Hello,Here is how I understand the situation after studying Emacs a bit. I just started, so perhaps I don't know something obvious for everyone. I am using Emacs 24.5.1 under Windows. On my system, the encoding used is cp1250. But if I understand properly, the Emacs language environment for slovakia, "slovak language environment" uses latin-2. I don't understand how is this related and why Emacs for Windows doesn't use Windows locale. If I type a national character on my keyboard, I hear "latin small letter c with caron", or only "c with caron", if I for example arrow over the line containing the character. However I would expect Emacspeak to speak the character itself, not its description. My synth is able to handle it, but it needs the character to be encoded in cp1250. If I kill the line, it is copied to clipboard and text is correct, this is probably because Emacs knows about encoding and encodes the copied text correctly. Also what I don't understand is how the keyboard input is handled under Windows. I suspect it is translated to latin-2. Before I described this, I removed all related customizations. What I tried before was for example
(prefer-coding-system 'cp1250) (set-keyboard-coding-system 'cp1250)etc. And combinations like suffixes -dos and -unix. Nothing helped me however.
Dňa 24. 8. 2015 o 21:10 Lukas Loehrer napísal(a):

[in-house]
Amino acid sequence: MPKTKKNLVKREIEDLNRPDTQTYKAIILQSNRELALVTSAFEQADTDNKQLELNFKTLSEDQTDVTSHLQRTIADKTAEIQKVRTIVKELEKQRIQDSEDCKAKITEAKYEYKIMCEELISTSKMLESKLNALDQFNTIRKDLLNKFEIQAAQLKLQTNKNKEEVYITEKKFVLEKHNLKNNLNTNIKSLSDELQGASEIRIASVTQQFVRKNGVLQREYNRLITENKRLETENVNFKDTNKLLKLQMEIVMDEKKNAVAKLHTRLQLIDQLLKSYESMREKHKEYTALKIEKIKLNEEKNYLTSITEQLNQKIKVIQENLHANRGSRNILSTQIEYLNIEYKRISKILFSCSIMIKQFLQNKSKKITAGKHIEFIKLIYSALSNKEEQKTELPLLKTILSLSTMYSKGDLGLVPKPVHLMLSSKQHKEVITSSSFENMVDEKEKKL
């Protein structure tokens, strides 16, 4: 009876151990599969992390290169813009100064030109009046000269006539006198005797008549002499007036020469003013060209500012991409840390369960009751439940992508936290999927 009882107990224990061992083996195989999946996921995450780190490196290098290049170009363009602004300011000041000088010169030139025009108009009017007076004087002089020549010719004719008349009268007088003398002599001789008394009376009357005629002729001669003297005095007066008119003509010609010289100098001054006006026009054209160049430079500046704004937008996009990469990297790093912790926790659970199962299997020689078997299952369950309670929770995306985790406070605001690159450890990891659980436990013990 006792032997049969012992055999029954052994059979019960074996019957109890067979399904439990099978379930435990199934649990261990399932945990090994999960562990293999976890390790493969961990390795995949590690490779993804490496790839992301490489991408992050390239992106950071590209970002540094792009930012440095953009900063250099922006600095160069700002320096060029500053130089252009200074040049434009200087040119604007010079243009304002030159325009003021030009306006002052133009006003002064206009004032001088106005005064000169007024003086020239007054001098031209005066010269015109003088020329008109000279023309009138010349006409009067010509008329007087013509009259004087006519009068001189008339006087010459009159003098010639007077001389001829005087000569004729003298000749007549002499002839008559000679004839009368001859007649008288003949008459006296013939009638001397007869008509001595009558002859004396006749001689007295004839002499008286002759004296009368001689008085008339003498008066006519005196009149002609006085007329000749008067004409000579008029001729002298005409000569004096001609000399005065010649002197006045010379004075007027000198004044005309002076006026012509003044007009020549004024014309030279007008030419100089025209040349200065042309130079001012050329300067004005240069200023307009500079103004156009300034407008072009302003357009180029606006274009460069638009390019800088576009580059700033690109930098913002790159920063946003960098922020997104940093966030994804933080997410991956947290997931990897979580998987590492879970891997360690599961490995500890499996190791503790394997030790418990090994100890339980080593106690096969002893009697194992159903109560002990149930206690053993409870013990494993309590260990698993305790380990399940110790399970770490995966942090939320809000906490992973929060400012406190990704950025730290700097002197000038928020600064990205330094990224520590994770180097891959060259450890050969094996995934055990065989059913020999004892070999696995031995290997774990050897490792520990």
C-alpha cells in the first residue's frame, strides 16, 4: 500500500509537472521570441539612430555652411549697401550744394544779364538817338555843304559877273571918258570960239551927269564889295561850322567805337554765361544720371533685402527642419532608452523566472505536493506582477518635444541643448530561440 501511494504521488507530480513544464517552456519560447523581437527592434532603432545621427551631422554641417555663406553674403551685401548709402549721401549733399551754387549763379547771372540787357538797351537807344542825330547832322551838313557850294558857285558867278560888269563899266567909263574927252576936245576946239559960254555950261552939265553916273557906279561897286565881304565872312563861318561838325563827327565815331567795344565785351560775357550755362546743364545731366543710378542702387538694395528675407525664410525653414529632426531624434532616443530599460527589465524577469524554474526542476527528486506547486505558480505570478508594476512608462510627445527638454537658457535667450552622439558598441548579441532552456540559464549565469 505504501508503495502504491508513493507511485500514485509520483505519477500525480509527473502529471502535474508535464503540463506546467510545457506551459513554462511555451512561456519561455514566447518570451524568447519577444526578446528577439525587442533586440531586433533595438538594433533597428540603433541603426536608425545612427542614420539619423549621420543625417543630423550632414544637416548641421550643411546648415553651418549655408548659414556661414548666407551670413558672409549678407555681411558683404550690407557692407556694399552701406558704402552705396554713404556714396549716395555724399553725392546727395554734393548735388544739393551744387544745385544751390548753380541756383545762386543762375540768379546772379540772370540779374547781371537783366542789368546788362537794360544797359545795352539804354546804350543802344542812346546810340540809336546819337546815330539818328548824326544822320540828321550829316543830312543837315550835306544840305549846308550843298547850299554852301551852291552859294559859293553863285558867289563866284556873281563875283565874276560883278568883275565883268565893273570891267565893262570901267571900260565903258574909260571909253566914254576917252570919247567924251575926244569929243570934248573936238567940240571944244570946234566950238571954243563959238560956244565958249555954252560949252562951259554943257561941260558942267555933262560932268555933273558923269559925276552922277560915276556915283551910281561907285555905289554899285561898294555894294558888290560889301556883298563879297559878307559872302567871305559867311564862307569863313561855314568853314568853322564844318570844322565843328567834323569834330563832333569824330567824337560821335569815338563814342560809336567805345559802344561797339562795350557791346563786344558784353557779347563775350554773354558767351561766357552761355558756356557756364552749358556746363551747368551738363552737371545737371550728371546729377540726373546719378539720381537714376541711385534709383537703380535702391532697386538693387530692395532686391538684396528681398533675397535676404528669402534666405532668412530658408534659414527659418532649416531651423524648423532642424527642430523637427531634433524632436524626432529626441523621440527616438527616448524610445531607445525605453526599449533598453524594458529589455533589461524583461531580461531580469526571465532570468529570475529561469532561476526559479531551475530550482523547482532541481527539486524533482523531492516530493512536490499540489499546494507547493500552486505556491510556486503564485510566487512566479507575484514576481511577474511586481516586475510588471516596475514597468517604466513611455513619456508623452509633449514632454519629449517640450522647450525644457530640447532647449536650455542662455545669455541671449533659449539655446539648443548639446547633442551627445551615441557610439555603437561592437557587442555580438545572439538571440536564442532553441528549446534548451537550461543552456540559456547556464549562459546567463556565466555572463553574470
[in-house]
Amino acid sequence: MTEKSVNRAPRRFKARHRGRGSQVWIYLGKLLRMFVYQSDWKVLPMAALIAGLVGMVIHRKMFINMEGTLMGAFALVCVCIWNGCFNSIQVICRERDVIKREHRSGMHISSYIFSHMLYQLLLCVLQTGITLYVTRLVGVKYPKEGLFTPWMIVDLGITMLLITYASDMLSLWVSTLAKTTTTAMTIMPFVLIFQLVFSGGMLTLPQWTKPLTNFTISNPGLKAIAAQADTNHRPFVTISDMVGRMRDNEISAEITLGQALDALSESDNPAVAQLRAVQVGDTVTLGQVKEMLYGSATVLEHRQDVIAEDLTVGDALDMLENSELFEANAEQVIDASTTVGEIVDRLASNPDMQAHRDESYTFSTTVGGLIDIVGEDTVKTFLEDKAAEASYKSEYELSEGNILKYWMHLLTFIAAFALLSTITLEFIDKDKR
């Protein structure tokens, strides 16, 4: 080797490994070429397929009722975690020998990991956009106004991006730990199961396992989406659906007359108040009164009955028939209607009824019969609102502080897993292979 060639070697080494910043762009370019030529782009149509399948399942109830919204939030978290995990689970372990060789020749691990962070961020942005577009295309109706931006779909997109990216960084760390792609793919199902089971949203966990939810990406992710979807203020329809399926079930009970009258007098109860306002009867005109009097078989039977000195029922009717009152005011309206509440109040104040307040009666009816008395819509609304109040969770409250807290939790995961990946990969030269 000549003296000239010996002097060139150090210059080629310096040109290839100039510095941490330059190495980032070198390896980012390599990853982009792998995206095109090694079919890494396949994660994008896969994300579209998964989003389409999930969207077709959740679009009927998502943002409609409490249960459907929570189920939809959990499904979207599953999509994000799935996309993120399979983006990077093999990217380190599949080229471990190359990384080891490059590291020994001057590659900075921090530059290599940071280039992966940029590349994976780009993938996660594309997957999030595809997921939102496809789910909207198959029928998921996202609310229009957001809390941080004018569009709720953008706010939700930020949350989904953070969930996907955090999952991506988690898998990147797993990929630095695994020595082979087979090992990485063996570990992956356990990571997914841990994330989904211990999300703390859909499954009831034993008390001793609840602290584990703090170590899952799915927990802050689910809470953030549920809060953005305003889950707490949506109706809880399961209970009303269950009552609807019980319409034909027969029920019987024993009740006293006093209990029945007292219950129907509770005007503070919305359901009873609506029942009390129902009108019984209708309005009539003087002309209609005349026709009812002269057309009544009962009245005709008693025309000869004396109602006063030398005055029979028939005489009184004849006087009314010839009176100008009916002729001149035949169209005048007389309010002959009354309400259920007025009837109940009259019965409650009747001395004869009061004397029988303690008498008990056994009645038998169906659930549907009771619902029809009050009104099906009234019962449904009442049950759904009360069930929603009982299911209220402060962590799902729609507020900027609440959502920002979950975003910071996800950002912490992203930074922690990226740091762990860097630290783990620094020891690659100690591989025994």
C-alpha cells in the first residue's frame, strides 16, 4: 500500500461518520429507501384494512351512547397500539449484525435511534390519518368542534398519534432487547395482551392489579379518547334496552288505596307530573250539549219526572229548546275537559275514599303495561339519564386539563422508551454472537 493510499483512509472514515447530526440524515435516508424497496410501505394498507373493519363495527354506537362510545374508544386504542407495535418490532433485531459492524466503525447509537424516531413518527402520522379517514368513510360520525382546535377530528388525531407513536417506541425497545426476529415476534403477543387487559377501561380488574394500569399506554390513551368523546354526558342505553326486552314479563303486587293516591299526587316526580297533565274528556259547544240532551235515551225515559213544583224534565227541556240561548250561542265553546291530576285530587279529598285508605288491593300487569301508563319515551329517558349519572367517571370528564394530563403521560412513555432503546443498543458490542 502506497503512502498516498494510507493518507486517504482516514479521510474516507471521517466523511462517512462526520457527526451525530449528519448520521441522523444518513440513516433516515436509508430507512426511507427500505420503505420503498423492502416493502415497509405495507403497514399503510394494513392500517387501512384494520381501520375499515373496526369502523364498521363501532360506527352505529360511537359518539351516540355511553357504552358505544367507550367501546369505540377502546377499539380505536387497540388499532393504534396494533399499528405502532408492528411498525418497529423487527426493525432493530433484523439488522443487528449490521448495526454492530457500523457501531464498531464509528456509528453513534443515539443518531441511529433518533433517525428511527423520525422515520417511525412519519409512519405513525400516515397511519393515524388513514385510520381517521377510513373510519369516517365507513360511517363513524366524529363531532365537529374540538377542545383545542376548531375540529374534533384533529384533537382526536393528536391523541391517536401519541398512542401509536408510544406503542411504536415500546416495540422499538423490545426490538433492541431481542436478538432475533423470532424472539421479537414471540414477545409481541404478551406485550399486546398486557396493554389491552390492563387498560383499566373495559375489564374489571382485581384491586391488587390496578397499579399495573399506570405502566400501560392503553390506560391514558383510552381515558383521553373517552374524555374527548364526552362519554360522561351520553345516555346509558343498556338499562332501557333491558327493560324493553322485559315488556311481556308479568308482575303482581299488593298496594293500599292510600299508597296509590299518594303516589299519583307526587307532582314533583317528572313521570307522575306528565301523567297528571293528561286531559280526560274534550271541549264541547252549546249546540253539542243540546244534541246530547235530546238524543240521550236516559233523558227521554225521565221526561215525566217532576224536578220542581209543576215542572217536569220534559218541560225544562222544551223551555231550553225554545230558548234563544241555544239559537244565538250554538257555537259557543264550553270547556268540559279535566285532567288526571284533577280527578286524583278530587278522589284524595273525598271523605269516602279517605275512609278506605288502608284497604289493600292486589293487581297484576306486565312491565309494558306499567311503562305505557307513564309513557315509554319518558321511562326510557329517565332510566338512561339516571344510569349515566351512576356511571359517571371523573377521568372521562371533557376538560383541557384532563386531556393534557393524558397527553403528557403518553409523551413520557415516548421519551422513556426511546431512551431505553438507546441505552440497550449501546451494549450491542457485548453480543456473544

Hi Lubos I am using Emacspeak with the outloud speech-server and I use its German voice to read German text. German words with non-ascii characters like "Löhrer" are pronounced correctly. So what you are trying to achieve should be possible. Have you tried setting dtk-unicode-process-utf8 to nil? This should disable all processing by the dtk-unicode module. Ultimately, this may not be what you want, but it can serve as a first step to test where your problems originate. The correct char-set names for latin-2 are latin-iso8559-2 or iso-8859-2. I think the former contains only the non-ascii part of latin-2, but I am not sure about this. About dtk-unicode-untouched-charsets, this mechanism is a bit of a hack. It is used to generate a regex to quickly find the characters that probably need replacing. Please post some text, where emacspeak replaces your non-ascii characters where it should not. I will try to find a suitable value for dtk-unicode-untouched-charsets. Best regards, Lukas Lubos Pintes writes ("Re: Emacspeak and unicode"):Hello, Sorry but I still don't understand how all this works. The doc says: Variable: User Option dtk-unicode-untouched-charsets *Characters of these charsets are completely ignored by dtk-unicode-replace-chars. So I tried to add cp1250, cp852, but nothing happened. But for some like iso-latin-2, when I applied the change, Emacspeak reported "wrong type argument charsetp xxx". I red whole chapter about internationalization. I understand that Emacs has its own internal encoding, which is a superset of Unicode. And it understands various other encoding for input and output. But how is this related with dtk-unicode? And if Emacs has its own internal encoding, when and how are charsets used, except for example when a file is loaded? Perhaps this has something to do with server process and what Emacspeak does before it sends the text to process... To state it in four words, "I am totally confused." :) Dňa 20. 8. 2015 o 17:31 raman napísal(a):The following message is a courtesy copy of an article that has been posted to gmane.emacs.emacspeak.general as well. Neither -- ie Emacspeak is not "American centric " by design, but its default settings are definitely set up for English as the default. For how Unicode is handled, see module dtk-unicode.el -- start first by reading its documentation at http://tvraman.github.io/emacspeak/manual/dtk_002dunicode.html#dtk_002dunicode At a high-level you want to customize option dtk-unicode-untouched-charsets to include character sets that your TTS engine handles on its own -- so for instance, if you have a Japanese TTS engine, you add the relevant character sets that you use routinely to that customization option.----------------------------------------------------------------------------- To unsubscribe from the emacspeak list or change your address on the emacspeak list send mail to "email@example.com" with a subject of "unsubscribe" or "help".
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